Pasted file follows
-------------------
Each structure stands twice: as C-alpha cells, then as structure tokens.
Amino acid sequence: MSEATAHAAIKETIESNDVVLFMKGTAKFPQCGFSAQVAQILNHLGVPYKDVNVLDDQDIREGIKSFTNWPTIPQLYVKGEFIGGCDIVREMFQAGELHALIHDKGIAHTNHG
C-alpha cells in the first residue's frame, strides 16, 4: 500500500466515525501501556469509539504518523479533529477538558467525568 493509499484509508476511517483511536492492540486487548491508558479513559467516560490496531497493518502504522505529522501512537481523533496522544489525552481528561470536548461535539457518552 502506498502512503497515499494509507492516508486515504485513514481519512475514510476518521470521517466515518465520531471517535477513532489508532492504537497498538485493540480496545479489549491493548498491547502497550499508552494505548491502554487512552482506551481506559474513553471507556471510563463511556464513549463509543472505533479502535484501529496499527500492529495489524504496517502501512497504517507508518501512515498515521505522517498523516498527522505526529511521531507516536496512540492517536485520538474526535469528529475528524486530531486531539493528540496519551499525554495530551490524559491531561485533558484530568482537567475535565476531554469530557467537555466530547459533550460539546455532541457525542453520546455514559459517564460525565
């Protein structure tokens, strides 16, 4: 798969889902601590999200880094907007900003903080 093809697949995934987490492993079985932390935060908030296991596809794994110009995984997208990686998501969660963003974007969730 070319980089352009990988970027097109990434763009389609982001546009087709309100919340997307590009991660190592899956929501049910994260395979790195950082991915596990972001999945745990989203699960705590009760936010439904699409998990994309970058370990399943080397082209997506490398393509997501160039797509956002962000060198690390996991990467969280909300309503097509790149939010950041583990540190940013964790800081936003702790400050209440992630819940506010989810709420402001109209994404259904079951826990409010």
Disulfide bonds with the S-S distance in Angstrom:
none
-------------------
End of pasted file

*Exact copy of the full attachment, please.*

Each structure stands twice: as C-alpha cells, then as structure tokens.
Amino acid sequence: MSEATAHAAIKETIESNDVVLFMKGTAKFPQCGFSAQVAQILNHLGVPYKDVNVLDDQDIREGIKSFTNWPTIPQLYVKGEFIGGCDIVREMFQAGELHALIHDKGIAHTNHG
C-alpha cells in the first residue's frame, strides 16, 4: 500500500466515525501501556469509539504518523479533529477538558467525568 493509499484509508476511517483511536492492540486487548491508558479513559467516560490496531497493518502504522505529522501512537481523533496522544489525552481528561470536548461535539457518552 502506498502512503497515499494509507492516508486515504485513514481519512475514510476518521470521517466515518465520531471517535477513532489508532492504537497498538485493540480496545479489549491493548498491547502497550499508552494505548491502554487512552482506551481506559474513553471507556471510563463511556464513549463509543472505533479502535484501529496499527500492529495489524504496517502501512497504517507508518501512515498515521505522517498523516498527522505526529511521531507516536496512540492517536485520538474526535469528529475528524486530531486531539493528540496519551499525554495530551490524559491531561485533558484530568482537567475535565476531554469530557467537555466530547459533550460539546455532541457525542453520546455514559459517564460525565
């Protein structure tokens, strides 16, 4: 798969889902601590999200880094907007900003903080 093809697949995934987490492993079985932390935060908030296991596809794994110009995984997208990686998501969660963003974007969730 070319980089352009990988970027097109990434763009389609982001546009087709309100919340997307590009991660190592899956929501049910994260395979790195950082991915596990972001999945745990989203699960705590009760936010439904699409998990994309970058370990399943080397082209997506490398393509997501160039797509956002962000060198690390996991990467969280909300309503097509790149939010950041583990540190940013964790800081936003702790400050209440992630819940506010989810709420402001109209994404259904079951826990409010």
Disulfide bonds with the S-S distance in Angstrom:
none